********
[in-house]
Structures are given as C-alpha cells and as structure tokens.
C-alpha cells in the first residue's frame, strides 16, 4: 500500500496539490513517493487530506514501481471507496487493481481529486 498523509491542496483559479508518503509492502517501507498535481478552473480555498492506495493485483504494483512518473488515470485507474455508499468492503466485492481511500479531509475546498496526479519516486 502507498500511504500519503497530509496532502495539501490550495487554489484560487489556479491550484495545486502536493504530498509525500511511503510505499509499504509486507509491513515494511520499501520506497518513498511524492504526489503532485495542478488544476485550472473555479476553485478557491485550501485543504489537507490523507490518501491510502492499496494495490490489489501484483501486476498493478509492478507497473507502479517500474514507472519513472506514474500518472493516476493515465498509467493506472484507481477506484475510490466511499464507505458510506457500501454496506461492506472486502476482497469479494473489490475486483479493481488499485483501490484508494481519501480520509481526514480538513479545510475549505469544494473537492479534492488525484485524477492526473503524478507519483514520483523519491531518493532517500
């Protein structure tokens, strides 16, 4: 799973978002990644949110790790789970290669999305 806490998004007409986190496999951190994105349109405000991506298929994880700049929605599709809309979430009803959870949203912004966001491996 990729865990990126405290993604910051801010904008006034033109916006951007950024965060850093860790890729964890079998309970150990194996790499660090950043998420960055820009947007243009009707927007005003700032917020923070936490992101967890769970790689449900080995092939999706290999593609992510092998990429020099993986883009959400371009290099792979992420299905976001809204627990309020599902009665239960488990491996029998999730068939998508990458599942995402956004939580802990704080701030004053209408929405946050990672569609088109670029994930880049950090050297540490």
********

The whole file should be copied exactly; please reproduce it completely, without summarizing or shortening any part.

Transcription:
[in-house]
Structures are given as C-alpha cells and as structure tokens.
C-alpha cells in the first residue's frame, strides 16, 4: 500500500496539490513517493487530506514501481471507496487493481481529486 498523509491542496483559479508518503509492502517501507498535481478552473480555498492506495493485483504494483512518473488515470485507474455508499468492503466485492481511500479531509475546498496526479519516486 502507498500511504500519503497530509496532502495539501490550495487554489484560487489556479491550484495545486502536493504530498509525500511511503510505499509499504509486507509491513515494511520499501520506497518513498511524492504526489503532485495542478488544476485550472473555479476553485478557491485550501485543504489537507490523507490518501491510502492499496494495490490489489501484483501486476498493478509492478507497473507502479517500474514507472519513472506514474500518472493516476493515465498509467493506472484507481477506484475510490466511499464507505458510506457500501454496506461492506472486502476482497469479494473489490475486483479493481488499485483501490484508494481519501480520509481526514480538513479545510475549505469544494473537492479534492488525484485524477492526473503524478507519483514520483523519491531518493532517500
């Protein structure tokens, strides 16, 4: 799973978002990644949110790790789970290669999305 806490998004007409986190496999951190994105349109405000991506298929994880700049929605599709809309979430009803959870949203912004966001491996 990729865990990126405290993604910051801010904008006034033109916006951007950024965060850093860790890729964890079998309970150990194996790499660090950043998420960055820009947007243009009707927007005003700032917020923070936490992101967890769970790689449900080995092939999706290999593609992510092998990429020099993986883009959400371009290099792979992420299905976001809204627990309020599902009665239960488990491996029998999730068939998508990458599942995402956004939580802990704080701030004053209408929405946050990672569609088109670029994930880049950090050297540490």